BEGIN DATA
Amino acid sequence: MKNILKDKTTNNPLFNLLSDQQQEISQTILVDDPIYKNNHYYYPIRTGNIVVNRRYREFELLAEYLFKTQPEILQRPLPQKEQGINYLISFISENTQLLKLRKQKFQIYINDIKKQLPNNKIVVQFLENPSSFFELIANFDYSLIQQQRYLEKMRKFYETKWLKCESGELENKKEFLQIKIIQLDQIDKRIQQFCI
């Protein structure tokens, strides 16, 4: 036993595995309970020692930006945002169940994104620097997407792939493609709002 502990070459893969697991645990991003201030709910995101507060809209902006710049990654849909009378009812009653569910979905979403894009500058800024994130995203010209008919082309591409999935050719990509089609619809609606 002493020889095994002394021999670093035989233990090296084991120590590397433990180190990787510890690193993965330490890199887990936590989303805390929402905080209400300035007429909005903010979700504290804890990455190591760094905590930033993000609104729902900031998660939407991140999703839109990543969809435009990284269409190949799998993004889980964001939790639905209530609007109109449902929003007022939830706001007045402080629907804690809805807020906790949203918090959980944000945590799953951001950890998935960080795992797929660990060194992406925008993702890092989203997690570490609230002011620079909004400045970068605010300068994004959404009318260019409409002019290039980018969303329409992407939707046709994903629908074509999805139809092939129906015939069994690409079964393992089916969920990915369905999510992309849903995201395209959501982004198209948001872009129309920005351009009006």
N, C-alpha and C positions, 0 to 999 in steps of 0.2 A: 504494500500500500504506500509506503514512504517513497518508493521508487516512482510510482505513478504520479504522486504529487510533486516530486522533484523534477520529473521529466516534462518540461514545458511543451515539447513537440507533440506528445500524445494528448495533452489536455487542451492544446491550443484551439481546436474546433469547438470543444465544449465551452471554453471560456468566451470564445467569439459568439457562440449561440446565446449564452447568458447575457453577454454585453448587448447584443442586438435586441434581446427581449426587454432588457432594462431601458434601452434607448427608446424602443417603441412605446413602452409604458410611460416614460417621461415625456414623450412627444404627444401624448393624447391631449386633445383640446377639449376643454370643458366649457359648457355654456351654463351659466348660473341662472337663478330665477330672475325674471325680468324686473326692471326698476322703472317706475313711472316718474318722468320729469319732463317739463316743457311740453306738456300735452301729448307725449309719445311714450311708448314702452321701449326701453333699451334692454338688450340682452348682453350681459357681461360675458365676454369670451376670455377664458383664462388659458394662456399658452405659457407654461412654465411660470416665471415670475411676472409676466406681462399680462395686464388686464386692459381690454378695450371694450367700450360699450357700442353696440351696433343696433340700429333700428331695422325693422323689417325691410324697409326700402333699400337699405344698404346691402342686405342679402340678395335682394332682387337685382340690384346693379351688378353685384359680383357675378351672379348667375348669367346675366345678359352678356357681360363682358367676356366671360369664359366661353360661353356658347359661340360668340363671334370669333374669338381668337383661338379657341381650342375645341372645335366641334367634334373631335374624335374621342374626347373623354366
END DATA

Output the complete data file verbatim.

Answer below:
Amino acid sequence: MKNILKDKTTNNPLFNLLSDQQQEISQTILVDDPIYKNNHYYYPIRTGNIVVNRRYREFELLAEYLFKTQPEILQRPLPQKEQGINYLISFISENTQLLKLRKQKFQIYINDIKKQLPNNKIVVQFLENPSSFFELIANFDYSLIQQQRYLEKMRKFYETKWLKCESGELENKKEFLQIKIIQLDQIDKRIQQFCI
């Protein structure tokens, strides 16, 4: 036993595995309970020692930006945002169940994104620097997407792939493609709002 502990070459893969697991645990991003201030709910995101507060809209902006710049990654849909009378009812009653569910979905979403894009500058800024994130995203010209008919082309591409999935050719990509089609619809609606 002493020889095994002394021999670093035989233990090296084991120590590397433990180190990787510890690193993965330490890199887990936590989303805390929402905080209400300035007429909005903010979700504290804890990455190591760094905590930033993000609104729902900031998660939407991140999703839109990543969809435009990284269409190949799998993004889980964001939790639905209530609007109109449902929003007022939830706001007045402080629907804690809805807020906790949203918090959980944000945590799953951001950890998935960080795992797929660990060194992406925008993702890092989203997690570490609230002011620079909004400045970068605010300068994004959404009318260019409409002019290039980018969303329409992407939707046709994903629908074509999805139809092939129906015939069994690409079964393992089916969920990915369905999510992309849903995201395209959501982004198209948001872009129309920005351009009006």
N, C-alpha and C positions, 0 to 999 in steps of 0.2 A: 504494500500500500504506500509506503514512504517513497518508493521508487516512482510510482505513478504520479504522486504529487510533486516530486522533484523534477520529473521529466516534462518540461514545458511543451515539447513537440507533440506528445500524445494528448495533452489536455487542451492544446491550443484551439481546436474546433469547438470543444465544449465551452471554453471560456468566451470564445467569439459568439457562440449561440446565446449564452447568458447575457453577454454585453448587448447584443442586438435586441434581446427581449426587454432588457432594462431601458434601452434607448427608446424602443417603441412605446413602452409604458410611460416614460417621461415625456414623450412627444404627444401624448393624447391631449386633445383640446377639449376643454370643458366649457359648457355654456351654463351659466348660473341662472337663478330665477330672475325674471325680468324686473326692471326698476322703472317706475313711472316718474318722468320729469319732463317739463316743457311740453306738456300735452301729448307725449309719445311714450311708448314702452321701449326701453333699451334692454338688450340682452348682453350681459357681461360675458365676454369670451376670455377664458383664462388659458394662456399658452405659457407654461412654465411660470416665471415670475411676472409676466406681462399680462395686464388686464386692459381690454378695450371694450367700450360699450357700442353696440351696433343696433340700429333700428331695422325693422323689417325691410324697409326700402333699400337699405344698404346691402342686405342679402340678395335682394332682387337685382340690384346693379351688378353685384359680383357675378351672379348667375348669367346675366345678359352678356357681360363682358367676356366671360369664359366661353360661353356658347359661340360668340363671334370669333374669338381668337383661338379657341381650342375645341372645335366641334367634334373631335374624335374621342374626347373623354366